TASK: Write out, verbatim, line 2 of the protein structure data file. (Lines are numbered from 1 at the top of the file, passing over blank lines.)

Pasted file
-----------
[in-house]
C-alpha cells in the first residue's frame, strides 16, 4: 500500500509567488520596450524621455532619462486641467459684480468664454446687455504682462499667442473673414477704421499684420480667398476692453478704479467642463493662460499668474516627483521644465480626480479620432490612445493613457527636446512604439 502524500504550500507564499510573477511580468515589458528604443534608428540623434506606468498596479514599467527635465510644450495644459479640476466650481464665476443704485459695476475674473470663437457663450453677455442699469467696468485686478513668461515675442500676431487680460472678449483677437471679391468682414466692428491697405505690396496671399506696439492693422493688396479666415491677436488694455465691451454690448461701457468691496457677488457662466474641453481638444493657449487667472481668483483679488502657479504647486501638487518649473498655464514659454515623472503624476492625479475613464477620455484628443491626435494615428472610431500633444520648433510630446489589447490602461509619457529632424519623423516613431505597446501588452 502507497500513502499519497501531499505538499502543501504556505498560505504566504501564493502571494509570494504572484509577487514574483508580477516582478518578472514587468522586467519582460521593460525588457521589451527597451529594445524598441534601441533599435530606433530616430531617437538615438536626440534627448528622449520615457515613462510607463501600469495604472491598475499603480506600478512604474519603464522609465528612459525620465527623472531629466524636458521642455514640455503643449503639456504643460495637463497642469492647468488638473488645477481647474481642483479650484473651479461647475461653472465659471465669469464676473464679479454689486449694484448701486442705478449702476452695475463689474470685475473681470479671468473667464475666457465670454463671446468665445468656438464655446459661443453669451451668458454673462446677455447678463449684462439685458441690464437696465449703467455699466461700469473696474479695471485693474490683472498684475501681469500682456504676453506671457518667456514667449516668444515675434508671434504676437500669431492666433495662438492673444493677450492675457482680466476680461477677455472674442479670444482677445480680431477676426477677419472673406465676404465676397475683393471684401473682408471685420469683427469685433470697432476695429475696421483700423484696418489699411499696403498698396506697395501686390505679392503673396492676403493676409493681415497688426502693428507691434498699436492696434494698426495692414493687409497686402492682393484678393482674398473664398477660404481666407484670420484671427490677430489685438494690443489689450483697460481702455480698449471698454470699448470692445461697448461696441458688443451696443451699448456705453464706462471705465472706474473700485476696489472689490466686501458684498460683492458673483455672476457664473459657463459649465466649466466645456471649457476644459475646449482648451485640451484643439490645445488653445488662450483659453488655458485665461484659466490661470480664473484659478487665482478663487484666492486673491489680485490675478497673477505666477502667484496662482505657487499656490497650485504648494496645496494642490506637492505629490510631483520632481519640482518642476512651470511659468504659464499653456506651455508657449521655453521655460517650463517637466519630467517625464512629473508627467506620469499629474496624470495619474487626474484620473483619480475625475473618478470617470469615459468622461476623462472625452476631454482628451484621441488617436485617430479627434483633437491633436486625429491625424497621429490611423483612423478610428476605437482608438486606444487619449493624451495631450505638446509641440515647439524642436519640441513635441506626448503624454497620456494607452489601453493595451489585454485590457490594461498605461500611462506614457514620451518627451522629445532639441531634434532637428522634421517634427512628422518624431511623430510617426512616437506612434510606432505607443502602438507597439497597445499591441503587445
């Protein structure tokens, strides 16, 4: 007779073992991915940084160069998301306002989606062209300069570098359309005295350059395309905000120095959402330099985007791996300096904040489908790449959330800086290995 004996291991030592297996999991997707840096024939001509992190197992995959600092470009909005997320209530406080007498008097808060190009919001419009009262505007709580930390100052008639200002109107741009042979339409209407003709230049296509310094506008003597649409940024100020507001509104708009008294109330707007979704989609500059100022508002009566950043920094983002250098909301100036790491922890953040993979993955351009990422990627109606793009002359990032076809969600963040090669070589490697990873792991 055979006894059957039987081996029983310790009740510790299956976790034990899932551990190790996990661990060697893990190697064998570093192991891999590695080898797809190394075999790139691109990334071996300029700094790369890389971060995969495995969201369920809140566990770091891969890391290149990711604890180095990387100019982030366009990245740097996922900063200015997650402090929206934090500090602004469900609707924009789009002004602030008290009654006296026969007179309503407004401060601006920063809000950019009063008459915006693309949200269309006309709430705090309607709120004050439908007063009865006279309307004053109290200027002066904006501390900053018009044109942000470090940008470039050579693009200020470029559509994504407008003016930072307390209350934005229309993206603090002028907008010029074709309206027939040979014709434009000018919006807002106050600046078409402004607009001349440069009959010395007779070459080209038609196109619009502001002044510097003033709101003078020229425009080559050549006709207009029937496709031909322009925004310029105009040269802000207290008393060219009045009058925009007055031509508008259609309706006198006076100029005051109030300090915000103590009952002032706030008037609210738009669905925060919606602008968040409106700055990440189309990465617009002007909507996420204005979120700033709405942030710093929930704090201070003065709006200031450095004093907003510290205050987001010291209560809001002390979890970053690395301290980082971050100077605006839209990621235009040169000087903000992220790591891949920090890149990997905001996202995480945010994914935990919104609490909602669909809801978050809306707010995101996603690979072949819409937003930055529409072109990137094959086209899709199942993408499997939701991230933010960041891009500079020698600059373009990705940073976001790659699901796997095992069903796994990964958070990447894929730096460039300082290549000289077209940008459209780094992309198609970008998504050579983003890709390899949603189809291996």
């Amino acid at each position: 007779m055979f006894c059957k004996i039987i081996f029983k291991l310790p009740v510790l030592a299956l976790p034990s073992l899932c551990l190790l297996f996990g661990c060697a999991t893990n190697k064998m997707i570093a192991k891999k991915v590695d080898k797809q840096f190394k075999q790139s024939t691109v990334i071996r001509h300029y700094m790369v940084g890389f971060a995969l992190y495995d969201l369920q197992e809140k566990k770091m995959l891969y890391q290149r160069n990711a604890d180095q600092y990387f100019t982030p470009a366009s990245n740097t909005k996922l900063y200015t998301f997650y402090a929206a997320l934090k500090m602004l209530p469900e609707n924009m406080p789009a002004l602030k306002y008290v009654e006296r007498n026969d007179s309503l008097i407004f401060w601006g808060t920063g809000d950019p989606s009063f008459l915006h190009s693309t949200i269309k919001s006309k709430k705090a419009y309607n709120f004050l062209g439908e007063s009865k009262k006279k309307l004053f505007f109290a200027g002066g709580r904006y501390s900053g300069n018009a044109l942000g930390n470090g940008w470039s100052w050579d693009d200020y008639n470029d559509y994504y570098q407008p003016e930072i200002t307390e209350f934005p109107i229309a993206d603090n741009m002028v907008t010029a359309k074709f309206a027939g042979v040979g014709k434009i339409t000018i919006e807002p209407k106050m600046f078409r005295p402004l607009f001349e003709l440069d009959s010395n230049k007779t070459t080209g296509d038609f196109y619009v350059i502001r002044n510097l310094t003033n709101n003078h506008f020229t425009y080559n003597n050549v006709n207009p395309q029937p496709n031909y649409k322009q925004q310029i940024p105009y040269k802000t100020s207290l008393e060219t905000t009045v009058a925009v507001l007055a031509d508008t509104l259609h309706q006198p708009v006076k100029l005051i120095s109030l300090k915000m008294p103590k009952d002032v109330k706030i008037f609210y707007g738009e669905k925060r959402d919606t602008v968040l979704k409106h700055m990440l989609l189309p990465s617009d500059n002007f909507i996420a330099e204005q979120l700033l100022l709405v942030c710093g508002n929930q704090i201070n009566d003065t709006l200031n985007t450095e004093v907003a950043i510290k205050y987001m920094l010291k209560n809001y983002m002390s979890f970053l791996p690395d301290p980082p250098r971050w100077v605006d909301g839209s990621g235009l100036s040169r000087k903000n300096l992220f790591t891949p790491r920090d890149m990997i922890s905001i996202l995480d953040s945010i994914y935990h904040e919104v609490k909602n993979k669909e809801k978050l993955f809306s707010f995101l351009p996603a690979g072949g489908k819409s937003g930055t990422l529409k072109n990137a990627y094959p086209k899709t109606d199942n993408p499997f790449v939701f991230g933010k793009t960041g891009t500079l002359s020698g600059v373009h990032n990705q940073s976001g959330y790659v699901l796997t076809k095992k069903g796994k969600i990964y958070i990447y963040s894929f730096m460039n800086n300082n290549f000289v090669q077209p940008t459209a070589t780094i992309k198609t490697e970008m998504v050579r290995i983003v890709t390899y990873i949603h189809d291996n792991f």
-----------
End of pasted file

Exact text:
C-alpha cells in the first residue's frame, strides 16, 4: 500500500509567488520596450524621455532619462486641467459684480468664454446687455504682462499667442473673414477704421499684420480667398476692453478704479467642463493662460499668474516627483521644465480626480479620432490612445493613457527636446512604439 502524500504550500507564499510573477511580468515589458528604443534608428540623434506606468498596479514599467527635465510644450495644459479640476466650481464665476443704485459695476475674473470663437457663450453677455442699469467696468485686478513668461515675442500676431487680460472678449483677437471679391468682414466692428491697405505690396496671399506696439492693422493688396479666415491677436488694455465691451454690448461701457468691496457677488457662466474641453481638444493657449487667472481668483483679488502657479504647486501638487518649473498655464514659454515623472503624476492625479475613464477620455484628443491626435494615428472610431500633444520648433510630446489589447490602461509619457529632424519623423516613431505597446501588452 502507497500513502499519497501531499505538499502543501504556505498560505504566504501564493502571494509570494504572484509577487514574483508580477516582478518578472514587468522586467519582460521593460525588457521589451527597451529594445524598441534601441533599435530606433530616430531617437538615438536626440534627448528622449520615457515613462510607463501600469495604472491598475499603480506600478512604474519603464522609465528612459525620465527623472531629466524636458521642455514640455503643449503639456504643460495637463497642469492647468488638473488645477481647474481642483479650484473651479461647475461653472465659471465669469464676473464679479454689486449694484448701486442705478449702476452695475463689474470685475473681470479671468473667464475666457465670454463671446468665445468656438464655446459661443453669451451668458454673462446677455447678463449684462439685458441690464437696465449703467455699466461700469473696474479695471485693474490683472498684475501681469500682456504676453506671457518667456514667449516668444515675434508671434504676437500669431492666433495662438492673444493677450492675457482680466476680461477677455472674442479670444482677445480680431477676426477677419472673406465676404465676397475683393471684401473682408471685420469683427469685433470697432476695429475696421483700423484696418489699411499696403498698396506697395501686390505679392503673396492676403493676409493681415497688426502693428507691434498699436492696434494698426495692414493687409497686402492682393484678393482674398473664398477660404481666407484670420484671427490677430489685438494690443489689450483697460481702455480698449471698454470699448470692445461697448461696441458688443451696443451699448456705453464706462471705465472706474473700485476696489472689490466686501458684498460683492458673483455672476457664473459657463459649465466649466466645456471649457476644459475646449482648451485640451484643439490645445488653445488662450483659453488655458485665461484659466490661470480664473484659478487665482478663487484666492486673491489680485490675478497673477505666477502667484496662482505657487499656490497650485504648494496645496494642490506637492505629490510631483520632481519640482518642476512651470511659468504659464499653456506651455508657449521655453521655460517650463517637466519630467517625464512629473508627467506620469499629474496624470495619474487626474484620473483619480475625475473618478470617470469615459468622461476623462472625452476631454482628451484621441488617436485617430479627434483633437491633436486625429491625424497621429490611423483612423478610428476605437482608438486606444487619449493624451495631450505638446509641440515647439524642436519640441513635441506626448503624454497620456494607452489601453493595451489585454485590457490594461498605461500611462506614457514620451518627451522629445532639441531634434532637428522634421517634427512628422518624431511623430510617426512616437506612434510606432505607443502602438507597439497597445499591441503587445